Look Who's Not Talking About Chinese Schools and Google Hack
Operation Aurora -- the cyberattack at the root of Google's standoff with China -- may have originated from two Chinese technical schools, according to a recent report. When the attacks were first publicized, many security experts said the break-ins were the work of highly sophisticated hackers. Now they're pretty much silent.
Feb 19, 2010 12:03 PM PT
News that students in two Chinese schools could be behind recent well-publicized online attacks on Google and other major U.S. corporations doing business in China has security experts running for cover.
McAfee, which has dubbed the hacks "Operation Aurora," described the series of attacks as highly sophisticated and a watershed event in cybercrime.
The attacks have led to a standoff between Internet megacompany Google and the government of China over Beijing's censorship of the Internet. Google's stance has won it vocal support from several high-ranking members of the U.S government. The events have also prompted Chinese authorities to crack down on hackers.
Chinese Hackers Do It Better?
The online attacks have been traced to Shanghai Jiaotong University and the Lanxiang Vocational School, according to unnamed sources cited in a New York Times report.
Jiaotong University has one of China's top computer programs. Students from the university won the 2010 ACM International Collegiate Programming Contest earlier this month. Nicknamed "The Battle of the Brains," this competition pits teams from the world's top 103 universities against each other in using open source technology to design software that solves real-world problems. It's organized by IBM.
Lanxiang is a vocational school that was established with Chinese military support and trains some computer scientists for the military, according to the Times.
Like some other countries' military establishments, China's military has long been suspected of conducting cyberprobes of other nations' defenses and of being behind certain attacks on other governments' digital infrastructures.
Is Aurora's Light Dimming?
As evidence emerged about Operation Aurora, many security experts depicted the attacks as being the work of highly experienced hackers.
Announcing the network intrusion in January, Google described the attack as "highly sophisticated" and disclosed that at least 20 other major U.S. companies had been hit.
The level of sophistication used in the attacks totally changed the threat model, Dmitiri Alperovitch, vice president of threat research for McAfee, said shortly after Google's announcement. Other cybersecurity vendors were quick to jump on the bandwagon and herald the cleverness and sophistication of the hackers behind Aurora.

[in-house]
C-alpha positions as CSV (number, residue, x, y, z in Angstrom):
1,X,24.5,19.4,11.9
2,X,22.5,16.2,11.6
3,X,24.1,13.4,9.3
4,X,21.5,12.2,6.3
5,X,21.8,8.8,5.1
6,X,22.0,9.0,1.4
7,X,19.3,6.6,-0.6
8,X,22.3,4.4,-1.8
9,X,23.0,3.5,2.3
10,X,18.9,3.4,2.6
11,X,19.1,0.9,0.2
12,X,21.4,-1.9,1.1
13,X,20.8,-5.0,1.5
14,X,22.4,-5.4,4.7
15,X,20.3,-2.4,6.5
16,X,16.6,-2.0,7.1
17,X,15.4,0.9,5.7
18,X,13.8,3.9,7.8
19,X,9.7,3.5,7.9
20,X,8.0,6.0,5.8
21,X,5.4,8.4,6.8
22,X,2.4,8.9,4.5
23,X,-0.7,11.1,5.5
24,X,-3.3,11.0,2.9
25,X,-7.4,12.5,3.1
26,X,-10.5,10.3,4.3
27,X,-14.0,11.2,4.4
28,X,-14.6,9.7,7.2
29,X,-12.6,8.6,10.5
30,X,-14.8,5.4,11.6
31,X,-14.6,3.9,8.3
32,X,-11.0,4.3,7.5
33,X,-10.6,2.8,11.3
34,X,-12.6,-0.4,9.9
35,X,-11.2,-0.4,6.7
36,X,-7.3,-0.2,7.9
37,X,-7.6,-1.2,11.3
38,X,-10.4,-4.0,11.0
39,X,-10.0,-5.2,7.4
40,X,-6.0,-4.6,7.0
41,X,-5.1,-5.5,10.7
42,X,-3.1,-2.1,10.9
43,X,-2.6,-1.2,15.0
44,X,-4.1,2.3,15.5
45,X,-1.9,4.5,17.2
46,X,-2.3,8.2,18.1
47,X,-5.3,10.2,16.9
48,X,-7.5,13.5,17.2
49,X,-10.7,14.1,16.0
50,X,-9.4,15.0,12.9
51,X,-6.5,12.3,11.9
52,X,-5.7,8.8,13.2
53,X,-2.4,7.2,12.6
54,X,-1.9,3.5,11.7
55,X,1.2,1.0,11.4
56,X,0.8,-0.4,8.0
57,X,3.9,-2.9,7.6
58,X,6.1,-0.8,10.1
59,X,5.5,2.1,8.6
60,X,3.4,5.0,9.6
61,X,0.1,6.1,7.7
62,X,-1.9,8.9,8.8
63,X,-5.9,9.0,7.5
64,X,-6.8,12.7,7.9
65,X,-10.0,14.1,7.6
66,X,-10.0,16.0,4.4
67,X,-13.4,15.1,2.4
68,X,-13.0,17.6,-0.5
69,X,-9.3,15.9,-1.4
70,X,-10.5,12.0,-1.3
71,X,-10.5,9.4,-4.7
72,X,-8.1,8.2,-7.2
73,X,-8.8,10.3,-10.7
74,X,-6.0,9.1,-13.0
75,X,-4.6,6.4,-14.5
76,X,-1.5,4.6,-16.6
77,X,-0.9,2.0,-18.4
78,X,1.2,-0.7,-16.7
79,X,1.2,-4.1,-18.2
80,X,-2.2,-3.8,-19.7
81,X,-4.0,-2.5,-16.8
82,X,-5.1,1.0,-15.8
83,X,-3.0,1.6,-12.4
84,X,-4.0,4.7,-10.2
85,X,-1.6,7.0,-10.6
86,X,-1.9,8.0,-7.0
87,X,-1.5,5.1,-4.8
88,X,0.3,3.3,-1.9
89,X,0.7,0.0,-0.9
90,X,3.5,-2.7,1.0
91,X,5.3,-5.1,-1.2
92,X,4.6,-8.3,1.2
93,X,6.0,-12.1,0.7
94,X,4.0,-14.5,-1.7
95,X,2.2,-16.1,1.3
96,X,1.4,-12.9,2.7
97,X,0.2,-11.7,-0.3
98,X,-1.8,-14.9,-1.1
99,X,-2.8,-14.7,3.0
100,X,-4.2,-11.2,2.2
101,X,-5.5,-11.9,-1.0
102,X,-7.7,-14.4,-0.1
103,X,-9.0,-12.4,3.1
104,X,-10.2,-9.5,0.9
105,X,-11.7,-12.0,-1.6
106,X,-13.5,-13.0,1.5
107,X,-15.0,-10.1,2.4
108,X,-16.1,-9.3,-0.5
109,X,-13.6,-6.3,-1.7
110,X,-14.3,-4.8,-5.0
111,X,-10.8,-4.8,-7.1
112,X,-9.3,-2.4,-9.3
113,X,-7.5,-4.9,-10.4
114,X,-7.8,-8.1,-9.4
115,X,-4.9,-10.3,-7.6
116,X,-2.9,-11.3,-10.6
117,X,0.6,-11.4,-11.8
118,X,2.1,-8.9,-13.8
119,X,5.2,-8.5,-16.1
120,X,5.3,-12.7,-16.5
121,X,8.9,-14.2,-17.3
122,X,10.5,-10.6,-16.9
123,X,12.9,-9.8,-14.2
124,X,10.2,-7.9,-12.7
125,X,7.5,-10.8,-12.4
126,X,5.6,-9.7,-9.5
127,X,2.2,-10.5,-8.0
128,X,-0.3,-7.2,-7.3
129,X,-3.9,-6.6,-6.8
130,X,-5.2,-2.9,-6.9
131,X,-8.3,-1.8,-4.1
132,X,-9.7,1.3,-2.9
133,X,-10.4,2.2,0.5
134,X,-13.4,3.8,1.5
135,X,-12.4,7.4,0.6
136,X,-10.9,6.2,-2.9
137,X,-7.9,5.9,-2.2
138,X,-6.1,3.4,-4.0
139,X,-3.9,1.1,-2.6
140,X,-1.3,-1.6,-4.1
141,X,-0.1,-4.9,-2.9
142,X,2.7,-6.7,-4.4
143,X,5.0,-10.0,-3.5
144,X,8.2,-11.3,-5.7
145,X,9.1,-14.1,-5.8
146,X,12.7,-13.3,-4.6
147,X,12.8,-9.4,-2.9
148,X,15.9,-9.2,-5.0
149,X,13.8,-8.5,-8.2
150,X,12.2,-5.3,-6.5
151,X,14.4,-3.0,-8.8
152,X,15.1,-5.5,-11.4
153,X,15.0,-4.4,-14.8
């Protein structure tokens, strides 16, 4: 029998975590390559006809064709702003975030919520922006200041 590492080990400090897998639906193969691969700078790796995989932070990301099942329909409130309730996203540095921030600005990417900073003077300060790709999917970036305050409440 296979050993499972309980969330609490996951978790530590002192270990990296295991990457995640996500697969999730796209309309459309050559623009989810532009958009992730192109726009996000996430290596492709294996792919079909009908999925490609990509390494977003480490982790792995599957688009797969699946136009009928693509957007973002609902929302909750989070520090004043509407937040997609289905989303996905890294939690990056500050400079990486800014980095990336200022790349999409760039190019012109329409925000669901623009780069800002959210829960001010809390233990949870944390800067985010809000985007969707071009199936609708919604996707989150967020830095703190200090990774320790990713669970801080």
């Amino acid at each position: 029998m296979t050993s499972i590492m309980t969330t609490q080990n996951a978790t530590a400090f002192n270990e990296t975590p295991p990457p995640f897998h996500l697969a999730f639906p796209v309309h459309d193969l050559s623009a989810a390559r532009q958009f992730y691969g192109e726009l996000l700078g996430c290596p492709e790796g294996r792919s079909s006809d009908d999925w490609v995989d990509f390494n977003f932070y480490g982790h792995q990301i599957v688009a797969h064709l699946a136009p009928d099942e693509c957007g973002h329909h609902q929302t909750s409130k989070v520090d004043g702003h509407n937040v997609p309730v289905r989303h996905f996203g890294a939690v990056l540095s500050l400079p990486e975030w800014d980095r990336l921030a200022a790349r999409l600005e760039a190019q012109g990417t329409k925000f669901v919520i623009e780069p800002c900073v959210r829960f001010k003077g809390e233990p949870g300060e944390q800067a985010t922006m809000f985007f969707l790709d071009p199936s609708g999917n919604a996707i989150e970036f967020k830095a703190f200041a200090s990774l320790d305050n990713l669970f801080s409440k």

Now, however, security vendors seem to be running for cover.
Alperovitch declined to discuss whether the attacks came from the Chinese schools named in the Times report, whether the school's servers could have been used as a conduit by outside hackers, and how students at Chinese schools could employ attacks of a level of sophistication that professional cybercriminals hadn't used before.
"Mr. Alperovitch says that McAfee will not comment on these questions at this time," Heather Edell, at McAfee's public relations agency Red Consultancy, told TechNewsWorld.
However, he did say that the Kneber botnet, which hit 75,000 computers in about 2,500 companies worldwide, has nothing to do with Operation Aurora.
Kaspersky Lab also declined comment on the latest news about Operation Aurora. "Kaspersky isn't offering broad commentary on these issues at this time," company spokesperson Greg Sabey told TechNewsWorld.
Most significantly, Google, which announced news of the attack to the world, is keeping mum. "We're not going to comment on our ongoing investigation," Google spokesperson Jay Nancarrow told TechNewsWorld.
The Fallout From Aurora
Google's announcement of the attack on its infrastructure and its allegations that hackers in China were behind Operation Aurora exacerbated the bad blood between China and the U.S. over Beijing's censorship of the Internet.
It also forced Microsoft to patch the Internet Explorer zero-day flaw through which the hackers carried out their attack. That IE flaw compelled Germany and France to suggest their citizens discontinue use of IE, at least temporarily.
Google then raised the stakes by reportedly bringing in the National Security Agency to probe the hack, which itself raised concern among privacy advocates in the U.S.
Google's announcement that China was behind Operation Aurora also divided the security community. Some pointed out that foreign cybercriminals from some other country could be merely working through servers located in China, while others believed Chinese hackers were indeed responsible.
The brouhaha also led the Chinese to crack down on hackers. Chinese police shut down the Black Hawk Safety Net, a hacker-centric site, earlier this month.
So what do we know about who's behind Operation Aurora? Nothing, really. Even the latest information about Chinese schools being involved is suspect. "I'm not aware of any briefing to The New York Times," Google's Nancarrow said.